Bill seeking to change State Dept. of Ed. board likely no longer a threat to status quo (Capitol Update)

It looked for a while as though the state school board and the State Superintendent of Public Instruction were going to get their wings clipped a bit. Last year, Rep. Mark McBride, R-Moore, Chair of the House Education Appropriations Subcommittee, and Rep. Rhonda Baker, R-Yukon, Chair of the House Common Education Committee, introduced House Bill 2562 that would have changed the appointment authority and makeup of the State Board of Education. Under current law, the governor appoints all six members, and the State Superintendent chairs the board.

As introduced, HB 2562 would increase the number of board members from seven to 11, with the four new members being appointed by the House Speaker and the Senate President Pro Tempore. Two of the new members would be rural residents of the state. The other two would be former school superintendents, one from a district with an enrollment of less than 10,000 students and one from a district of more than 10,000 students. The governor would continue to appoint the six-member majority of the board, but there would be other voices at the table.

The bill passed out of the House Education Committee on Feb. 14, 2023, but failed to get a floor hearing last session. It carried over to this year and passed the House on Feb. 28, 2024, with a vote of 60 to 29 with 12 members not voting. Sen. Casey Murdock, R-Felt, signed on as Senate author of the bill just prior to the House floor vote.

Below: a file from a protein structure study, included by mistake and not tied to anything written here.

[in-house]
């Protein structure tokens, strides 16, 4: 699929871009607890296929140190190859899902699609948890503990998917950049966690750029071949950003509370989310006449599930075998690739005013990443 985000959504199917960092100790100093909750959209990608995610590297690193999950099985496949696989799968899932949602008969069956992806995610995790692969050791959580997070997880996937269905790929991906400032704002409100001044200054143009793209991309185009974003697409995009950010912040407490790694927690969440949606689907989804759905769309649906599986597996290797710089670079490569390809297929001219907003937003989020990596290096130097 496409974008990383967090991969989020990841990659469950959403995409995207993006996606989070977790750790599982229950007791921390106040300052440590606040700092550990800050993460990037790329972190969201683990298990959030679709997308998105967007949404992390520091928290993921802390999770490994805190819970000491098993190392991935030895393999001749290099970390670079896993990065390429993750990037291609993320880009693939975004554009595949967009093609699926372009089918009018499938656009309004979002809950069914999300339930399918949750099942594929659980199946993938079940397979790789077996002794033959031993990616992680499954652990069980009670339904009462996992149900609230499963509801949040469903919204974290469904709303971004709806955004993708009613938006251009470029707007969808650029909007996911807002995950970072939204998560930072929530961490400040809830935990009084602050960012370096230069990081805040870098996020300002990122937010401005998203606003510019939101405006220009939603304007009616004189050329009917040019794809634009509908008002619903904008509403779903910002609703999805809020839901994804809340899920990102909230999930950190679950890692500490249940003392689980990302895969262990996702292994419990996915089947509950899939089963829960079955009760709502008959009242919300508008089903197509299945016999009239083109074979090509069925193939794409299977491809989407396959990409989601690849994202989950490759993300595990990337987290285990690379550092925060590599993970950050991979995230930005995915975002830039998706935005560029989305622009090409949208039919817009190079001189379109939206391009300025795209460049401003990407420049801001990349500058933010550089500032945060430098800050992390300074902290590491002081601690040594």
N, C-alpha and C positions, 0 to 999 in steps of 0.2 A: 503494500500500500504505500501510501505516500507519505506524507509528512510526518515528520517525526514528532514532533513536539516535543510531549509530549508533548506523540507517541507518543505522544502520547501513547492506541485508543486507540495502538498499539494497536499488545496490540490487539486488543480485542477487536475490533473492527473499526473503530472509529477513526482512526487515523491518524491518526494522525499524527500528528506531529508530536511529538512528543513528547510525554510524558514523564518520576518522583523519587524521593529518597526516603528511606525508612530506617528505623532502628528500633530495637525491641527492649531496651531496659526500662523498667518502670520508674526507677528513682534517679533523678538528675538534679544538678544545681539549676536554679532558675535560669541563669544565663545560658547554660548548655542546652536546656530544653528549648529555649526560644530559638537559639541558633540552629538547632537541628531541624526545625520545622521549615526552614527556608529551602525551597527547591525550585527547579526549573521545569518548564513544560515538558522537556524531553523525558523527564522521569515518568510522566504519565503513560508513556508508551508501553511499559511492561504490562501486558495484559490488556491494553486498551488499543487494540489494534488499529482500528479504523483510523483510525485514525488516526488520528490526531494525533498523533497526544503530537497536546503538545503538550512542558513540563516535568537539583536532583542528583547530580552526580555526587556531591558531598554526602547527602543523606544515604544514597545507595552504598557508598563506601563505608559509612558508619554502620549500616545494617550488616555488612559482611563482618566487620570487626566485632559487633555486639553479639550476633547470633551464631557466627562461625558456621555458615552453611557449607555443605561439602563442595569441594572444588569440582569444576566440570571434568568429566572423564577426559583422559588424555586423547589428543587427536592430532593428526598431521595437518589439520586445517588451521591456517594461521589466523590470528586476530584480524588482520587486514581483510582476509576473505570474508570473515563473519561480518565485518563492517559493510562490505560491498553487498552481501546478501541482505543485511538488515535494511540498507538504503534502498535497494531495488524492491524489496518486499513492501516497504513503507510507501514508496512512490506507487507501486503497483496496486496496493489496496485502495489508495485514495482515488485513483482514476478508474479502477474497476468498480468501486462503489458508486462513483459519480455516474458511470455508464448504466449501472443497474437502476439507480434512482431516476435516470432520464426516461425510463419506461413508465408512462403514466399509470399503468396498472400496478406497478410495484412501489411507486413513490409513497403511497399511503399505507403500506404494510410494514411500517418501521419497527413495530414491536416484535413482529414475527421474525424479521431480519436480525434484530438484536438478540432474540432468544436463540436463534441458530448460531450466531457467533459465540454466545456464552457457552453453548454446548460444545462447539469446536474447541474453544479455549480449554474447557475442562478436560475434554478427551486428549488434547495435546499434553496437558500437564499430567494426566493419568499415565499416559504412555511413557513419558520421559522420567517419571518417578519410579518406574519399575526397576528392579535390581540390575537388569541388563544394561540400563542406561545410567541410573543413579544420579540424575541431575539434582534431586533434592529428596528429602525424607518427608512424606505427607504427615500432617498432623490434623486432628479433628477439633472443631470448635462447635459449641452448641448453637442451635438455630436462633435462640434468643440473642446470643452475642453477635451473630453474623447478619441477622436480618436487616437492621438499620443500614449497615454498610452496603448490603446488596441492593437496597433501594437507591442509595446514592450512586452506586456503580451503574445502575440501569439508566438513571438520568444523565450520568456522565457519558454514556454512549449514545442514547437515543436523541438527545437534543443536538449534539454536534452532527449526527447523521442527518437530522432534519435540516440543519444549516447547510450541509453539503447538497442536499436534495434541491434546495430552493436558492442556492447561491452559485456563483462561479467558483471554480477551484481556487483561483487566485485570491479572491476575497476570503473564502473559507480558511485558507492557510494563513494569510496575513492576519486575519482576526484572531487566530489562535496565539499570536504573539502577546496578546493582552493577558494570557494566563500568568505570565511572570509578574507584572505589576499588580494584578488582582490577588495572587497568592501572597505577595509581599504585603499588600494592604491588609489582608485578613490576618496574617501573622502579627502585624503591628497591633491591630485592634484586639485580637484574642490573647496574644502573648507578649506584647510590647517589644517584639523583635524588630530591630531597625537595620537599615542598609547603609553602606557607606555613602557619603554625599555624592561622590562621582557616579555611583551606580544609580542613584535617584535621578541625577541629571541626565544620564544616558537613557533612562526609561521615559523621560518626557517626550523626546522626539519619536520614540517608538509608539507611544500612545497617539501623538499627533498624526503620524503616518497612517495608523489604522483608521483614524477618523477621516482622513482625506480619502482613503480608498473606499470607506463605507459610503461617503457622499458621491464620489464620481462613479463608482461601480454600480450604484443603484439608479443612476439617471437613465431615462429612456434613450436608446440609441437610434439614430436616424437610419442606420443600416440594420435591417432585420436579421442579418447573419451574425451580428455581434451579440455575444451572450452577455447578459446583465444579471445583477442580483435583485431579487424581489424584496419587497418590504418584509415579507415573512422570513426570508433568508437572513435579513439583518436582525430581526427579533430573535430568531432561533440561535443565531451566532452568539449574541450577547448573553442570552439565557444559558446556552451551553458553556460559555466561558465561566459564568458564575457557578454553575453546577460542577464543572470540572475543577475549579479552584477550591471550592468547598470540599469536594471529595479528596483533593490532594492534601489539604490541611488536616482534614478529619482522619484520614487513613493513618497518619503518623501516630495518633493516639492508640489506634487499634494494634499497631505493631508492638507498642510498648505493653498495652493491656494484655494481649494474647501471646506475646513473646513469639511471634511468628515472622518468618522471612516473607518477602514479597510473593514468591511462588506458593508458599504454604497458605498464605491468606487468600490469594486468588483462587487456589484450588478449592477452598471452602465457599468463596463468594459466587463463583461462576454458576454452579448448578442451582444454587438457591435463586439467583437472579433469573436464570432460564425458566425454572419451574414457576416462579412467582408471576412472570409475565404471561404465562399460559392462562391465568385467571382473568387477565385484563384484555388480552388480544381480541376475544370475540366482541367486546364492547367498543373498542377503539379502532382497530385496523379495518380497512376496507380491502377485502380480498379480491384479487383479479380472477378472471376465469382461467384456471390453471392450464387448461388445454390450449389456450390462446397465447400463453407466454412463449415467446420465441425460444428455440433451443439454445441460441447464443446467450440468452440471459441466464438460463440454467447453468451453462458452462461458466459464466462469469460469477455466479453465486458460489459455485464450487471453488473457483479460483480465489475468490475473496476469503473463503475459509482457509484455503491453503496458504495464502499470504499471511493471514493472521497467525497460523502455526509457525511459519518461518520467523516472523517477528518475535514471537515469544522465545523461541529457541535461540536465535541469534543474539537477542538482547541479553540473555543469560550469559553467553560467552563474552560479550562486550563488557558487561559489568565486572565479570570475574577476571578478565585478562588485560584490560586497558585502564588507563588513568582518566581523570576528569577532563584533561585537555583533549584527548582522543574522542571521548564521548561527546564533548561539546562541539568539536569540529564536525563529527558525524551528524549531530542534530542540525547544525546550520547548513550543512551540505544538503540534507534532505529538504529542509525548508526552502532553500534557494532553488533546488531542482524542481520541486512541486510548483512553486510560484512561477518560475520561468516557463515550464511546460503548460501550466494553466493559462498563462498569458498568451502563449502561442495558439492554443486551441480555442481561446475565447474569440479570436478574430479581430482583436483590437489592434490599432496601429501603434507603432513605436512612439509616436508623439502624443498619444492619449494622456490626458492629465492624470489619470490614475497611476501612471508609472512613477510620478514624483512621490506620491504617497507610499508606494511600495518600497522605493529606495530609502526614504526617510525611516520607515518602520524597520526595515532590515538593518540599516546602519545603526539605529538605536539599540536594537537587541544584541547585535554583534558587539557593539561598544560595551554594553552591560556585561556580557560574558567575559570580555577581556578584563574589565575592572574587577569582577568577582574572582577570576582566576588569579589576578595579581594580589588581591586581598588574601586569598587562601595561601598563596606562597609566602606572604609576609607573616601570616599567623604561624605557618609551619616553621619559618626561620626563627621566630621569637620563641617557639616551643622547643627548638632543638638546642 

The bill passed the Senate Education Committee on April 9 this year with the title stricken. Interestingly, Sen. Murdock filed a Senate floor substitute restoring the title and removing the four appointees by the Speaker and President Pro Tempore. The bill passed the Senate floor last Thursday in that form. As written, the bill simply provides that two board members must be rural residents of the state. Rural resident is defined as being from a county of less than 40,000 population.

It appears that HB 2562 would now change nothing in the current State Board of Education makeup. There are two present board members living in counties with less than 40,000 population, Katie Quebedeaux of Guymon and Zachary Archer of Hammon. The Congressional District 5 seat is vacant. Gov. Stitt has appointed Alex Gray but Sen. Carri Hicks, D-Oklahoma City, has declined to carry the nomination.

It is safe to say that HB 2562 in its current form is no longer a threat to the status quo at the State Department of Education. Moreover, Rep. McBride is term limited, and Rep. Baker chose not to run for re-election. With all the noise about what some view as shenanigans at the State Department of Education, it appears the board and department will stay on course for at least another year.


Steve Lewis served as Speaker of the Oklahoma House of Representatives from 1989-1990. He currently practices law in Tulsa and represents clients at the Capitol.